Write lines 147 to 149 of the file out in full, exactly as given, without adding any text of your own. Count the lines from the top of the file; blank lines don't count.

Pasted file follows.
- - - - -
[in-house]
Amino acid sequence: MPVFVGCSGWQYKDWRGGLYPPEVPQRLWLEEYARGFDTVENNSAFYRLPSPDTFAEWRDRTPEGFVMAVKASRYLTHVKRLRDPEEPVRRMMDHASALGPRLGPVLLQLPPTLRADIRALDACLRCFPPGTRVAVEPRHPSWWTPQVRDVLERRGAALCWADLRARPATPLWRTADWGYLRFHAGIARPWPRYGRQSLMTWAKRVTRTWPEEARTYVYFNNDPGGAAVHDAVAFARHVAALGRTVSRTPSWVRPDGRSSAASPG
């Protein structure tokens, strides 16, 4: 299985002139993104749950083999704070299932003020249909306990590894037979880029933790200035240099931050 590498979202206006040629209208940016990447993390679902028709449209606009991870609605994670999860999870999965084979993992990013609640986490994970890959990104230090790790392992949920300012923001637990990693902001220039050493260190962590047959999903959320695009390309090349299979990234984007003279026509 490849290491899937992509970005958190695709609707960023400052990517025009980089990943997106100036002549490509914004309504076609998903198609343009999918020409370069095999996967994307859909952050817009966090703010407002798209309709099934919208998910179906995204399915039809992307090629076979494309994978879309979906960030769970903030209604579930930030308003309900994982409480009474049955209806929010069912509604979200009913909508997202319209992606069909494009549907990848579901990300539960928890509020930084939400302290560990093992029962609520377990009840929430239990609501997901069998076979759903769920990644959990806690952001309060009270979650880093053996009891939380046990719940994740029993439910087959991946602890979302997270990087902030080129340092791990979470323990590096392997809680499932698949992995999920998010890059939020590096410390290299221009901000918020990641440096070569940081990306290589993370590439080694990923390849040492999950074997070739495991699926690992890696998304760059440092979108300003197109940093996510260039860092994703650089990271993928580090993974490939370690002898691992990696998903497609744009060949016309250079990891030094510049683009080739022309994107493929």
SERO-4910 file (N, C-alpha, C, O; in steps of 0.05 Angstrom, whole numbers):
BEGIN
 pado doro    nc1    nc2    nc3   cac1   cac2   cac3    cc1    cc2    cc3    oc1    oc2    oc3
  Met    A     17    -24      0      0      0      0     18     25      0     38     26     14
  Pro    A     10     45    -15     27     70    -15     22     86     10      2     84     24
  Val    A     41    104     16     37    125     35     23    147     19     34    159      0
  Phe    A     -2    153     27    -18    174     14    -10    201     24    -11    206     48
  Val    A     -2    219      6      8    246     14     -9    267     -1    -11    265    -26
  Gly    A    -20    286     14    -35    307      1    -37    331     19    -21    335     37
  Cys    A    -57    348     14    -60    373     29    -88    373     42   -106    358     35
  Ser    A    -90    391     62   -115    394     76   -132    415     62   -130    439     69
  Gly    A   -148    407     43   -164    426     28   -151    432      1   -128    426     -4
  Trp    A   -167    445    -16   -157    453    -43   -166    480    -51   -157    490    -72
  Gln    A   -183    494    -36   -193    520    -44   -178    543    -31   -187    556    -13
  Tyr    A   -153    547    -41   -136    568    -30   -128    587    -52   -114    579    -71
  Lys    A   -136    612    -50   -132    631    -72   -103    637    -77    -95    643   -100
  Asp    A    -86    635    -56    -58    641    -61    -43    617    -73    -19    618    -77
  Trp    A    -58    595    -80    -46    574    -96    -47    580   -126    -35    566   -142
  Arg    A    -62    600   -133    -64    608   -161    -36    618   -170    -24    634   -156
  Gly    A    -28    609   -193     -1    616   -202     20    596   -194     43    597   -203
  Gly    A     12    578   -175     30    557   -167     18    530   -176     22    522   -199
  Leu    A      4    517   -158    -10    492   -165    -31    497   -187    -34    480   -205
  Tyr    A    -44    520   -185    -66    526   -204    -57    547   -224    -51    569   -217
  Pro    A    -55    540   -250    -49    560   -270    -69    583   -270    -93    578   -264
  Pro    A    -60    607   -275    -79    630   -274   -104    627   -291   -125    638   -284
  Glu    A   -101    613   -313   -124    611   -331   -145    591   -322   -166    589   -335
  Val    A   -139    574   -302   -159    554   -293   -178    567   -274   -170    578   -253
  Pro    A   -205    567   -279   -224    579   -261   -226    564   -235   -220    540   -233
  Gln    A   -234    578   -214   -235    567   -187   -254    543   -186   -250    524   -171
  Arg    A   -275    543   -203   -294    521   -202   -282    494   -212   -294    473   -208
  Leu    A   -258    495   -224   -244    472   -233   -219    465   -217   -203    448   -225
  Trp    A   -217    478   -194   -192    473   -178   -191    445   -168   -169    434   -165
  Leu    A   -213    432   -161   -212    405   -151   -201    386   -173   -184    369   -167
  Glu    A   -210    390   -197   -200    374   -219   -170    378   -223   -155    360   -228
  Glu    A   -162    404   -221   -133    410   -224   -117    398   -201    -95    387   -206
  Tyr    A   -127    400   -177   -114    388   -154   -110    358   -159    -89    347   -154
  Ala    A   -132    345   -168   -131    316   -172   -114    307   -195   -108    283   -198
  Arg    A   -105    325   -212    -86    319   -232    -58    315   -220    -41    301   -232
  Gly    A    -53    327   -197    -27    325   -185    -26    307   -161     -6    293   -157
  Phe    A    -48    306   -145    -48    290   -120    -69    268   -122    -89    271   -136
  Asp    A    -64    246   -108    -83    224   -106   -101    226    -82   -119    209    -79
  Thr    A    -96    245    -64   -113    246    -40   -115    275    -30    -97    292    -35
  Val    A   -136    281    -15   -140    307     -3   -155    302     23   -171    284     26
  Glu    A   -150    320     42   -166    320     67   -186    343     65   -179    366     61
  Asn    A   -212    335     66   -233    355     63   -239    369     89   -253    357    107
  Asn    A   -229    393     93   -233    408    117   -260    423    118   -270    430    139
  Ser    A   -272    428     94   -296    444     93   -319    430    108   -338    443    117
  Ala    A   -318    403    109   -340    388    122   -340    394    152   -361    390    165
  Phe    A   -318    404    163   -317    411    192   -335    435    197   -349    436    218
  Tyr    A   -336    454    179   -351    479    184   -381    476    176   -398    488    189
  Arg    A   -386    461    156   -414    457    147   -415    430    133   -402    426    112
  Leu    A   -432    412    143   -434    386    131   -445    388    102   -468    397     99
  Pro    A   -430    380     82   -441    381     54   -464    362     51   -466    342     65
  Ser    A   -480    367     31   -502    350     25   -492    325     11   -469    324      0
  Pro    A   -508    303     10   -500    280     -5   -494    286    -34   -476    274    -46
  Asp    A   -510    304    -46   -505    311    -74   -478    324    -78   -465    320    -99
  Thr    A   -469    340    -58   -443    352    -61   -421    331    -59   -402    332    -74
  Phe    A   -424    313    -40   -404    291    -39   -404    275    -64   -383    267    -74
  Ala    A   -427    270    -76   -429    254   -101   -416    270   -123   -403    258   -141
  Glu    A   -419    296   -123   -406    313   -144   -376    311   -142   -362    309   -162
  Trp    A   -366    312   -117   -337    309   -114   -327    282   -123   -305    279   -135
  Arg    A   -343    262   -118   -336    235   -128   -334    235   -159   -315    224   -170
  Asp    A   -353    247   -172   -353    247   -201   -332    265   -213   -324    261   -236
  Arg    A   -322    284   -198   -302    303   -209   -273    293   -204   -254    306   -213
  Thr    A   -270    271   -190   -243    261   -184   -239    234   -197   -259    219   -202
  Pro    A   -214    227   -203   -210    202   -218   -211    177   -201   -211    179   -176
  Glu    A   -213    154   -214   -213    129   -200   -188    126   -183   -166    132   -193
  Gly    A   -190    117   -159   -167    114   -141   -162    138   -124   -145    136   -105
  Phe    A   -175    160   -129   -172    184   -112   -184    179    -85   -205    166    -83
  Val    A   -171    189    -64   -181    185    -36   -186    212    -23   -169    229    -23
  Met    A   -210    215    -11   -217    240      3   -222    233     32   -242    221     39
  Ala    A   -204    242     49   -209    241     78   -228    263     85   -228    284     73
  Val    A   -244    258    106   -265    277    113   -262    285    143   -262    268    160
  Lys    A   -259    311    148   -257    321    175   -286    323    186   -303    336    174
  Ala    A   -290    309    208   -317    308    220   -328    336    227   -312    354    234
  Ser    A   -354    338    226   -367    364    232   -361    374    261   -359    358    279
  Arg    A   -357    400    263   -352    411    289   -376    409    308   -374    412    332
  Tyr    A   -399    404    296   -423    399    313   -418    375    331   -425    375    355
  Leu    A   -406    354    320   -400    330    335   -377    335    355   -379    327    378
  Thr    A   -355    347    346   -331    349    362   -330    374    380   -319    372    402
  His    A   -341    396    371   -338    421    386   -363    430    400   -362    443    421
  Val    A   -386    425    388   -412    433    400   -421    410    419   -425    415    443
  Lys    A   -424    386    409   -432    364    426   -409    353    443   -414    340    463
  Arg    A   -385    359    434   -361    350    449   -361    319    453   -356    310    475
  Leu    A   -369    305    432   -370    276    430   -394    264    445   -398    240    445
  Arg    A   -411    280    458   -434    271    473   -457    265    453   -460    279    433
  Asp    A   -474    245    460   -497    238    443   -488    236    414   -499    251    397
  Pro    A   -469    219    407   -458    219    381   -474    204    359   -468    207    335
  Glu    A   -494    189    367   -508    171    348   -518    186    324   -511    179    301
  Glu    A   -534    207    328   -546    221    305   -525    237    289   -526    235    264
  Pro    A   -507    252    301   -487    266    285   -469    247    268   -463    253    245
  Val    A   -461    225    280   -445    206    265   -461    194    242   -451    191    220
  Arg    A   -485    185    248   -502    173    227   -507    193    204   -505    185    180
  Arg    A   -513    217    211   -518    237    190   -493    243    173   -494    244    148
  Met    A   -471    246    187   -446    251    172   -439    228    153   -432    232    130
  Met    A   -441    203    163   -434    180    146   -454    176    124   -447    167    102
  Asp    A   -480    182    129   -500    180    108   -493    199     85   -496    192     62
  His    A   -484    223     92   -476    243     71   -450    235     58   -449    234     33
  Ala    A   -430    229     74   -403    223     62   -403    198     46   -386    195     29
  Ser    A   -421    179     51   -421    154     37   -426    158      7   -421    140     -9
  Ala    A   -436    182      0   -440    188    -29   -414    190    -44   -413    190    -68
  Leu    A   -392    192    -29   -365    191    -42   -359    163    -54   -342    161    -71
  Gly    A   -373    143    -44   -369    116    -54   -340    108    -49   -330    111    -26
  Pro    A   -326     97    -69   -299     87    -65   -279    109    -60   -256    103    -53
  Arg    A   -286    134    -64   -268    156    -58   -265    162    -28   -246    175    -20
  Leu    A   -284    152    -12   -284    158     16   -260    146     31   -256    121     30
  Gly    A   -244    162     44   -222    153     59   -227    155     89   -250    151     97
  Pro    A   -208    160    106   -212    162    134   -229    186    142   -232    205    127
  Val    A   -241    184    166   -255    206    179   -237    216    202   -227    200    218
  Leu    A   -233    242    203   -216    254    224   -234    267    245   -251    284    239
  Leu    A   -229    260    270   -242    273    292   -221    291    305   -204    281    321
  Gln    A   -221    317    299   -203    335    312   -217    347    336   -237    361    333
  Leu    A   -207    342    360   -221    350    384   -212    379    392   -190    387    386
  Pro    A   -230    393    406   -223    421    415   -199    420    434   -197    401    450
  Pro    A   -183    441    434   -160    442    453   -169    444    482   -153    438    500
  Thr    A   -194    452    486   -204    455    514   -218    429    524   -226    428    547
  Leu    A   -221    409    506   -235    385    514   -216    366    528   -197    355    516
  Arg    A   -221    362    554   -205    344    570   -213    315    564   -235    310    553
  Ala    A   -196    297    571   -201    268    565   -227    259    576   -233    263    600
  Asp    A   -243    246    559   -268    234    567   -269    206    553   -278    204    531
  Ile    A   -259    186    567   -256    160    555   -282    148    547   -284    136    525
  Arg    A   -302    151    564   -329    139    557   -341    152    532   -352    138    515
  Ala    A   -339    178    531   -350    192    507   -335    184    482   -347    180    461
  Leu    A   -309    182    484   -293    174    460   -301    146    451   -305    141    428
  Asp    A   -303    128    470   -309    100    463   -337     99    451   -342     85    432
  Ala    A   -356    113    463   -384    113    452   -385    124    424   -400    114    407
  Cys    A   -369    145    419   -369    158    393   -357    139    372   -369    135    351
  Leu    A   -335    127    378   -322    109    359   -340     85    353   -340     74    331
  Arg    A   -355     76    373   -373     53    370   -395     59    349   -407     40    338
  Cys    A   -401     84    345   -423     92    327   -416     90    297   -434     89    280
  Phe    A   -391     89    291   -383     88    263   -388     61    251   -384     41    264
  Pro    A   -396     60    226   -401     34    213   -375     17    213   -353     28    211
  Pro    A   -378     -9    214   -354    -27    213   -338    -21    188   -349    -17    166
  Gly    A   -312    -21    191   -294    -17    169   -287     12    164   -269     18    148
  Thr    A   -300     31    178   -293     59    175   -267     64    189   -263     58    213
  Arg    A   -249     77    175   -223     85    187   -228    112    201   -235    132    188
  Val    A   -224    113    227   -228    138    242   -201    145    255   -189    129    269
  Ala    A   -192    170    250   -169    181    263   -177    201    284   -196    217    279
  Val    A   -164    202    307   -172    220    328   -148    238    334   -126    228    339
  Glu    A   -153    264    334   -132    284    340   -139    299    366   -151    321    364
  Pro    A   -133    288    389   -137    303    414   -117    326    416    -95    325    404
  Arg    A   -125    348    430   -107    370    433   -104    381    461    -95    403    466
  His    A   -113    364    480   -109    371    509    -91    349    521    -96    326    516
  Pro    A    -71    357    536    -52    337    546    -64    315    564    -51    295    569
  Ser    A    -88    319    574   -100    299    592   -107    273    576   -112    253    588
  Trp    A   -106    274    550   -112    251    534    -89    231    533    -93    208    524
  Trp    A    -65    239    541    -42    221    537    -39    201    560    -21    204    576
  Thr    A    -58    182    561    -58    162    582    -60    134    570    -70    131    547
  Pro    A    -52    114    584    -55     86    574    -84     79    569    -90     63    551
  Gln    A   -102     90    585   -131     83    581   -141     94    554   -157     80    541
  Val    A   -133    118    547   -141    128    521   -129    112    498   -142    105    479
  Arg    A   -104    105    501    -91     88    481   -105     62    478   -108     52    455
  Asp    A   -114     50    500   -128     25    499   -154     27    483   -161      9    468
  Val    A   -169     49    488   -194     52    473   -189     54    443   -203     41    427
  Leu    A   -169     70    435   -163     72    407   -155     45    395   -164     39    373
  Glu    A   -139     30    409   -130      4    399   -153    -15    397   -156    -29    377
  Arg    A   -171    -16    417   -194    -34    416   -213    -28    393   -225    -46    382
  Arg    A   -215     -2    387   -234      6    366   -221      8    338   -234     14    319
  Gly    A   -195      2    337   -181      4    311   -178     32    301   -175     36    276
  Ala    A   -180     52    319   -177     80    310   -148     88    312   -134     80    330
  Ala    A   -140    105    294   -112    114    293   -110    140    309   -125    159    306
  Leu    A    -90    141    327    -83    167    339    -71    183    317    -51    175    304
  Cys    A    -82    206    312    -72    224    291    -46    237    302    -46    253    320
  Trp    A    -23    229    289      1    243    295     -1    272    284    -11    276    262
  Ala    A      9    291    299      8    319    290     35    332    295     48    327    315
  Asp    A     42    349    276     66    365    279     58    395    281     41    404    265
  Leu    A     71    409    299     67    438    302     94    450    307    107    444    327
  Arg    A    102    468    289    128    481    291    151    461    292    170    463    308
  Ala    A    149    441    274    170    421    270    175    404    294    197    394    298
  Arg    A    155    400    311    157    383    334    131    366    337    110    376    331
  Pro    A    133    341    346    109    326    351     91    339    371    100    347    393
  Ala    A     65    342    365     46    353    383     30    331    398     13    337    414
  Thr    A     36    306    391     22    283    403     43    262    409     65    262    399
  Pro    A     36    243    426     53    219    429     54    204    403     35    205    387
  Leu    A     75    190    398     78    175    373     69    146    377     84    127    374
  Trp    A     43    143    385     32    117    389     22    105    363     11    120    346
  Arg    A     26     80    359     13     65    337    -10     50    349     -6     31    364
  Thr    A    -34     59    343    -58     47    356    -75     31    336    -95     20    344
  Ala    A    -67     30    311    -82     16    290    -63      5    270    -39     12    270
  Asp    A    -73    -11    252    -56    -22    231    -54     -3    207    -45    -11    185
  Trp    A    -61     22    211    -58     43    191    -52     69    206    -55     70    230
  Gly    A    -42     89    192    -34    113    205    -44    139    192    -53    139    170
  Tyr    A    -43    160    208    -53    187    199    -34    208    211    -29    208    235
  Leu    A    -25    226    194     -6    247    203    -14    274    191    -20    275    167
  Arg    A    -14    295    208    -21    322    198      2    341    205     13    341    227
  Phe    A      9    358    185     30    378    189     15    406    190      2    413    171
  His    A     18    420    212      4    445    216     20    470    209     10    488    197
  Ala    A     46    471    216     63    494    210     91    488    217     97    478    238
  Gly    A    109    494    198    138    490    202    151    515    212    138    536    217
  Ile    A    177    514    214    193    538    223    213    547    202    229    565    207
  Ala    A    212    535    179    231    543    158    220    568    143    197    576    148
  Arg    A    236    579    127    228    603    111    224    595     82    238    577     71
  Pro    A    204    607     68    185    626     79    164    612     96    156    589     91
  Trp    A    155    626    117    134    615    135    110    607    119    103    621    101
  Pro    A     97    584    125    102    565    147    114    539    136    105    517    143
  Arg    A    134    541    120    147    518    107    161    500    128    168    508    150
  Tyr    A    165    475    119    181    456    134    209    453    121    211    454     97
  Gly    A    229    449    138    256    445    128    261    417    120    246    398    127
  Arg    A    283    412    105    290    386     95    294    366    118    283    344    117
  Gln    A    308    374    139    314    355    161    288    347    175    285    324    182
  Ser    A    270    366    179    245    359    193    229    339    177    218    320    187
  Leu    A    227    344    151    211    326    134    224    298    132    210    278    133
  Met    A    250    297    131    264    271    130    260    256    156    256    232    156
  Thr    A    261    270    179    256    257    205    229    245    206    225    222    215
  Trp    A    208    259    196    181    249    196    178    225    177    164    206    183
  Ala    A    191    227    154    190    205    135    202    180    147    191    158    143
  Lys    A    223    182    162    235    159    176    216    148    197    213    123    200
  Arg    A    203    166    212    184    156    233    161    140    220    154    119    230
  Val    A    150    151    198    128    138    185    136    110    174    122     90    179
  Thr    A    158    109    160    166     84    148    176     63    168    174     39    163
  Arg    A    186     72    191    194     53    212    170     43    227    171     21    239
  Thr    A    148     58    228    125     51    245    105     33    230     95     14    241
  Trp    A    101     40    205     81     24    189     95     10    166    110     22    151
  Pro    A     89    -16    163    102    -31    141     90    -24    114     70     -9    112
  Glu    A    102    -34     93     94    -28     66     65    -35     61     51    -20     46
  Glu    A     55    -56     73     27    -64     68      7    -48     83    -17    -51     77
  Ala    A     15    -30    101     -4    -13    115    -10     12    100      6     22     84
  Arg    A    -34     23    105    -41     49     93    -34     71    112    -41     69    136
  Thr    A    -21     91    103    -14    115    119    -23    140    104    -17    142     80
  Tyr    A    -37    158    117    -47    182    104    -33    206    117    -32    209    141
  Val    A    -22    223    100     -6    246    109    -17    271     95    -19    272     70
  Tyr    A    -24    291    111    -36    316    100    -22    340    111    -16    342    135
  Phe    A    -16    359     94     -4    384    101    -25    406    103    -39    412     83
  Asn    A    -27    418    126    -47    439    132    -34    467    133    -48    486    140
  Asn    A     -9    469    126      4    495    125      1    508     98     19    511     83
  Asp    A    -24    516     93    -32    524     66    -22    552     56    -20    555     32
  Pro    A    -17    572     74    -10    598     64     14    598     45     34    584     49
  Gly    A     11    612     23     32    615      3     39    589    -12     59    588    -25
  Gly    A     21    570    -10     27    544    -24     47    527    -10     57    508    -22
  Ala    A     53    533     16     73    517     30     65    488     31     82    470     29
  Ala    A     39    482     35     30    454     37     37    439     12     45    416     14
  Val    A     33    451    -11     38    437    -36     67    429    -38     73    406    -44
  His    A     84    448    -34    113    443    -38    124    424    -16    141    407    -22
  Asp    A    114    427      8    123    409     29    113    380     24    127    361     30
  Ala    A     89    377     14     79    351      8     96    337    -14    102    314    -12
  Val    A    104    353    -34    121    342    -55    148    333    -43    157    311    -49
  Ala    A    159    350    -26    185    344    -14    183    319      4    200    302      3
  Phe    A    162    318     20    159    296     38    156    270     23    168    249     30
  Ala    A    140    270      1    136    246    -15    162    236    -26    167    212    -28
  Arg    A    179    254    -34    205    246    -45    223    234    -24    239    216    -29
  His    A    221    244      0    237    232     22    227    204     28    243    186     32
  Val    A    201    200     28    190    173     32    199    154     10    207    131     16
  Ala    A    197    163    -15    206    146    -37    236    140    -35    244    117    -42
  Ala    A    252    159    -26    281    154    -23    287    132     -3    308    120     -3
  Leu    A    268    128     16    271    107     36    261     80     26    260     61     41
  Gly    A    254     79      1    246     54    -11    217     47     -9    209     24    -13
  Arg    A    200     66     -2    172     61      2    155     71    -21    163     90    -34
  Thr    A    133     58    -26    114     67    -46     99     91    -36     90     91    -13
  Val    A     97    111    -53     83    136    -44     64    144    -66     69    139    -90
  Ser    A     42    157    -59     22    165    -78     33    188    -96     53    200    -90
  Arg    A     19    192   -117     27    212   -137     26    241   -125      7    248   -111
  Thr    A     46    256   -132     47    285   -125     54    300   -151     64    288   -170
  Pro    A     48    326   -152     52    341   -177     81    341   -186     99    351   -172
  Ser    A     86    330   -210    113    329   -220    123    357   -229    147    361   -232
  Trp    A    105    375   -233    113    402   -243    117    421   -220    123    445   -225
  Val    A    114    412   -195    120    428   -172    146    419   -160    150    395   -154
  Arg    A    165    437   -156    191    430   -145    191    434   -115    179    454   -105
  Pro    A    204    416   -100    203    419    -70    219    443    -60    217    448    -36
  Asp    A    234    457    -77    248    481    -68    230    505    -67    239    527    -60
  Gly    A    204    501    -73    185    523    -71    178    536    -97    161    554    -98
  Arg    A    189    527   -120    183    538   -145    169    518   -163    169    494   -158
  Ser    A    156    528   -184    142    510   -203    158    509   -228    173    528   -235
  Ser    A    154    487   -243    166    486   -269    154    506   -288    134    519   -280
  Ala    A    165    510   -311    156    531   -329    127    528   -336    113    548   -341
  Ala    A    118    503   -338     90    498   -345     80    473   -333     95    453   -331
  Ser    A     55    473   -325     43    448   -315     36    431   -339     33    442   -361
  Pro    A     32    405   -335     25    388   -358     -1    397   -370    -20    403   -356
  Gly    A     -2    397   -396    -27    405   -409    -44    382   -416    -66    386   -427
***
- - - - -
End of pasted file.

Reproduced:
  Pro    A    -71    357    536    -52    337    546    -64    315    564    -51    295    569
  Ser    A    -88    319    574   -100    299    592   -107    273    576   -112    253    588
  Trp    A   -106    274    550   -112    251    534    -89    231    533    -93    208    524